A lot of rallies have been part of the World Rally Championship over the years. Very few rallies, though, can boast as long and continuous a history as that of Wales. Since 1932, the local rally has had many different names and changed its face many times, but the essence has remained. Today, it is the most prestigious rally of its kind in the British isles.
The year was 1932 and there were 341 cars entered in the Royal Automobile Club, or RAC, Rally. They were scattered around Britain, starting from 9 different cities, including London, Edinburgh and Liverpool, the usual practice at the time. Each variant of the route was around 1,000 miles in length (1,600 kilometres) and all of them ended in the town of Torbay in Devon.

Naturally, the rally looked very different from today. Forget about special stages and service areas; rallying between the world wars was all about finishing and collecting as few penalty points as possible . All of the entrants had to report to four checkpoints en route – these were open only at certain times, so the races were much more about regularity and keeping to a schedule than outright speed. The event ended with the Concours d’Elegance in Torbay, instead of a medal being handed to the winner. If you really want to know who won the first RAC Rally, then the driver with the least penalty points was A. H. Loughborough, driving a Lanchester 15/18.

Kitty Brunell and her AC sportscar

The event was a great success and the Royal Automobile Club held it again the following year. This time, there were 10 more entrants and the route ended in Hastings, East Sussex instead of Torbay. As in the first year, there was only an unofficial winner, and interestingly, it was a woman. A young lady named Kitty Brunel, she was a regular at automobile rallies since 1929. Victory at the 1933 RAC Rally, in her AC four-seater, made her the first and, to this day, only, female winner.
The RAC Rally continued throughout the 1930s and even took place in 1939. Then, Europe erupted into World War II and Britain, like everyone else, had a whole lot more to worry about than rallying. It wasn’t until 1951, five years after the war ended, that the RAC Rally was revived. The official numbering of the annual rallies begins with that year – 1951 is designated as “the 1st RAC Rally”. This time, the route finished in Bournemouth in Dorset, and Ian Appleyard, driving a Jaguar XK120 with his wife, won.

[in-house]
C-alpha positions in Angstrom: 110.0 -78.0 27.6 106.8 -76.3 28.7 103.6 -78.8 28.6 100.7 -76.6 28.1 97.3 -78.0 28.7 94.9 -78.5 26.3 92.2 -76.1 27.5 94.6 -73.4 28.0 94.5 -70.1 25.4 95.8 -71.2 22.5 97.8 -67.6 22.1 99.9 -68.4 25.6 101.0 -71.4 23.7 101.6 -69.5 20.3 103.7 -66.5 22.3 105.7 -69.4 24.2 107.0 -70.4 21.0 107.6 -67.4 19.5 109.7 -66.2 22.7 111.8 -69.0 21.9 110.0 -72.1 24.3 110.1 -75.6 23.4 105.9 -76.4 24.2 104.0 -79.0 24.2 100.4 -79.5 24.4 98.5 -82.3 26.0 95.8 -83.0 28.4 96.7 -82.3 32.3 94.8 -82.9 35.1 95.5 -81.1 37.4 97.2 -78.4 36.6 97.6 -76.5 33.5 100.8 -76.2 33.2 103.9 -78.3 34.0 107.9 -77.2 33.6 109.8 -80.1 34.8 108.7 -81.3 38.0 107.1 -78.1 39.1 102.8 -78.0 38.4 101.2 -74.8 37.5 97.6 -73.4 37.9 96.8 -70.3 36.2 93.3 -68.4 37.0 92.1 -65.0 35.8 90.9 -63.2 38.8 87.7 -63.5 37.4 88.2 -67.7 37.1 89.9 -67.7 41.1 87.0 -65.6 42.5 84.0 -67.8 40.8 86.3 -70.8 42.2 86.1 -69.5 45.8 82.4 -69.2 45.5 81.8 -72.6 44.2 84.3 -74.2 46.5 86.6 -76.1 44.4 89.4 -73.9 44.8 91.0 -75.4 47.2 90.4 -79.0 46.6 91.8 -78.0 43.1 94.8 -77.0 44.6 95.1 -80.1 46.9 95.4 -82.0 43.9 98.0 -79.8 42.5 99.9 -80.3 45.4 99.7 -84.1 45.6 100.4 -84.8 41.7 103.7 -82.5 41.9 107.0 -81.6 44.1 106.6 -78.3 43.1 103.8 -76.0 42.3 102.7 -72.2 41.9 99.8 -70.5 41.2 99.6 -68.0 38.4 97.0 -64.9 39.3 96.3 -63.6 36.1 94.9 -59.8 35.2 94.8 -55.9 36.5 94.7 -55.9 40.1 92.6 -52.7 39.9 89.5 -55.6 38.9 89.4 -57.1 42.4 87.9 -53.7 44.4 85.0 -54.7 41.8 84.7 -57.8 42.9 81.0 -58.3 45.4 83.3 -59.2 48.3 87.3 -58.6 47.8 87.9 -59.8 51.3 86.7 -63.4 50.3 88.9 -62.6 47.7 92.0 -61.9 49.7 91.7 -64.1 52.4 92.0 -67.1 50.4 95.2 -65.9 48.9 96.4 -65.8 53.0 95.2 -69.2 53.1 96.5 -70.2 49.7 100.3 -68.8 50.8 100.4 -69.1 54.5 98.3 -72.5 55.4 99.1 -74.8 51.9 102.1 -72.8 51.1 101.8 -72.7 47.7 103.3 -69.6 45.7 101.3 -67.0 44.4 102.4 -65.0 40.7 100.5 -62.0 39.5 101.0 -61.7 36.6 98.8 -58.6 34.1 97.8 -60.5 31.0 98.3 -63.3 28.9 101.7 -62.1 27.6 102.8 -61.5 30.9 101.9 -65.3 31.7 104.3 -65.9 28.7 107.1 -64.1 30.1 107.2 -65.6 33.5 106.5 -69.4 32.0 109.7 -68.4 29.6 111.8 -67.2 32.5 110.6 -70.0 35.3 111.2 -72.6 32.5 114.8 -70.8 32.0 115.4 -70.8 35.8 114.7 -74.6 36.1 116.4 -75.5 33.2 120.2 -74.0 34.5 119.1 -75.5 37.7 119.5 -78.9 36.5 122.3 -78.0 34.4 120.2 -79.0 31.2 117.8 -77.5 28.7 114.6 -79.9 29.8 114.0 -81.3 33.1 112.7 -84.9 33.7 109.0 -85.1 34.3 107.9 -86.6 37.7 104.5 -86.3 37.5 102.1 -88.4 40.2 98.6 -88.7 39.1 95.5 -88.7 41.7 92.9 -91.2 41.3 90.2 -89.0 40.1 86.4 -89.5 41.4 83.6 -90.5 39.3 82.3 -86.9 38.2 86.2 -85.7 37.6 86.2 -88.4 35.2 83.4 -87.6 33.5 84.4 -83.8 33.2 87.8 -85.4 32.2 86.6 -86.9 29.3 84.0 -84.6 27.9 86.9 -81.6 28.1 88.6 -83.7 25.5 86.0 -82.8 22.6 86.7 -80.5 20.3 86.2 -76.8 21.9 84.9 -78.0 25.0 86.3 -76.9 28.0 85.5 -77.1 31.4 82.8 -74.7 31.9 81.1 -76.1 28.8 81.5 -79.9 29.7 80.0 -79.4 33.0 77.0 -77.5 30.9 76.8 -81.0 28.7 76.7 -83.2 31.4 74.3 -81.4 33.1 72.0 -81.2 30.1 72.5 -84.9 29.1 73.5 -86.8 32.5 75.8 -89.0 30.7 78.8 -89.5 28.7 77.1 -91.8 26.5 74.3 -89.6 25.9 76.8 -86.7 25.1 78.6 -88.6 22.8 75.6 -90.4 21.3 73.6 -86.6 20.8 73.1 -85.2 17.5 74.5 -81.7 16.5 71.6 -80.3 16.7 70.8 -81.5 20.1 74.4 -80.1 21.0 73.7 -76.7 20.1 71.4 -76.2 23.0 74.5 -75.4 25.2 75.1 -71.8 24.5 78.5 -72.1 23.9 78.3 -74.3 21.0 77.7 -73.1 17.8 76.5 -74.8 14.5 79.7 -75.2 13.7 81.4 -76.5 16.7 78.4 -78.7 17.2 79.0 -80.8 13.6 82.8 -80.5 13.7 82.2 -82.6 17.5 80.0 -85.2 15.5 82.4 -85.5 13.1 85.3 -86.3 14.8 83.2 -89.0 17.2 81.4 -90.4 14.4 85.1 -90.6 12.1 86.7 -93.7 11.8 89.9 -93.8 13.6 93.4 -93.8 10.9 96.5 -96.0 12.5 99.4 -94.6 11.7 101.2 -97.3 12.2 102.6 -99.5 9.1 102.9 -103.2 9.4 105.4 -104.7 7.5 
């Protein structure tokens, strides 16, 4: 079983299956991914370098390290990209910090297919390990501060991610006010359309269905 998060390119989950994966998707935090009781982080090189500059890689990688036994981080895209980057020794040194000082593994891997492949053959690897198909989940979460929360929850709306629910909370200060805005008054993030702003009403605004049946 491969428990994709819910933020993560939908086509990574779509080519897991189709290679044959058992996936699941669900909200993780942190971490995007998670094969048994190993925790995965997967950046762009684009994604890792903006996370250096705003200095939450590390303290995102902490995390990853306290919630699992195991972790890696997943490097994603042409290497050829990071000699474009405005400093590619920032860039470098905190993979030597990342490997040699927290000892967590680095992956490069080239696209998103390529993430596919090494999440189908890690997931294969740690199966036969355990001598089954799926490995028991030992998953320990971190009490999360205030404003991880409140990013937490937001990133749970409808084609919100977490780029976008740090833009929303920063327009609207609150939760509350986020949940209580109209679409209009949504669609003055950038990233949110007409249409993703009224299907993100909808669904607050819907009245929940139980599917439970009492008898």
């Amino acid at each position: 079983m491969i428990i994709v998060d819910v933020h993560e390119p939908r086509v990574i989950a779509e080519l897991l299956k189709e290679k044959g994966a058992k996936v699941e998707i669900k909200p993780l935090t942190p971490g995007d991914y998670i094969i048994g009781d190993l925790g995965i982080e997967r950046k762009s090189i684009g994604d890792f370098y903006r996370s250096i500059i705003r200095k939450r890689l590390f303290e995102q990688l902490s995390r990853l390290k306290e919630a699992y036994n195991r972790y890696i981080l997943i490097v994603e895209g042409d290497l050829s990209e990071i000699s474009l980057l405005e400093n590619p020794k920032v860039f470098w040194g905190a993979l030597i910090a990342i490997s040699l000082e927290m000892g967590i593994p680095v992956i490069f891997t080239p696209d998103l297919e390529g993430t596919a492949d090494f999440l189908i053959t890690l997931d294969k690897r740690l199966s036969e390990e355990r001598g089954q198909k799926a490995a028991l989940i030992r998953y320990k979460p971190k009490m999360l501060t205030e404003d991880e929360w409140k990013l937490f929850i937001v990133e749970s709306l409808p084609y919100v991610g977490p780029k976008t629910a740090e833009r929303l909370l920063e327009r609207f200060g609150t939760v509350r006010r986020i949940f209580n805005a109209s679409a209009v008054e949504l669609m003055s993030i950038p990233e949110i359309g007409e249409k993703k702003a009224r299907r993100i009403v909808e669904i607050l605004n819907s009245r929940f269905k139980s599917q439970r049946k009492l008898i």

One interesting fact is that since the 1951 re-start, the RAC Rally has taken place in every year  – with just two exceptions. The first came in 1957, when the Suez crisis caused fuel shortages and petrol was rationed in Britain. The second was a decade later, in 1967, when the foot-and-mouth epidemic hit the British countryside. The decision was made on the eve of the rally, after everything had been got ready, including media coverage by The Sun daily newspaper and ATV television. An unofficial rally was held in the village of Bagshot instead, mainly to appease the media.

Mike Hinde in ŠKODA 1000 MB at RAC Rally 1969

Let’s go back in time a little, though. Throughout the 1950s, the RAC Rally was, above all, a navigation competition. During the night, it was very difficult due to changeable and often adverse weather. That was one of the reasons that many drivers abandoned the rally. In 1959, there were intense protests at the finish line, with drivers complaining about the way the race was organised. The main organizer at the time, Jack Kemsley, came up with a way to popularise the rally once again – the introduction of special stages. The first one became a part of the rally the very next year, 1960, and took place on a closed-off forest track in Scotland. Here, the drivers could perform at their best. The idea was an astounding success.
The introduction of the forest track special stages gave the RAC Rally its unique “forest” character. They quickly increased in number, and revitalised the dwindling popularity of the whole event. The RAC Rally became a sought-after rally. The spectators’ interest was also intensified by introduction of the spectator stages, with admission. They weren’t very popular with the drivers, but the fans loved them.
1971 was also the second year that the RAC Rally took the name of a sponsor. At the time, it was the Daily Mirror newspaper, which remained as the rally’s title for four years. Then, the rally’s name was changed to Lombard RAC Rally, then Network Q RAC Rally and , finally, Rally Wales of Great Britain. The RAC Rally name is so well-established, though, that many people don’t call it by any other name.

Another interesting year was 1973, when the World Rally Championship series started and the RAC Rally became a part of it.  While we’re talking about the 1970s, we should mention the dominance of the Ford Escort RS1600, and later the RS1800. Usually driven by Nordic drivers like Timo Mäkkinen, these Escorts scored 8 victories in a row, from 1972 to 1979. No other car has ever repeated such a string of victories.
ŠKODA cars have had their fair share of success as well. In the 1970s, ŠKODA 120 S and 130 RS rally cars were quite successful in the lower classes. John Haugland managed to score three victories in a row in 1975, 1976 and 1977. The best results in the overall standings were Stig Blomqvist’s 3rd place in a FELICIA KIT CAR in 1996, followed by 4th and 5th position for the OCTAVIA WRC. Bruno Thiri earned the 4th place finishin 1999, and Armin Schwarz was 5th two years later. In 2005, the rallying legend Colin McRae ended up 7th in the overall standings.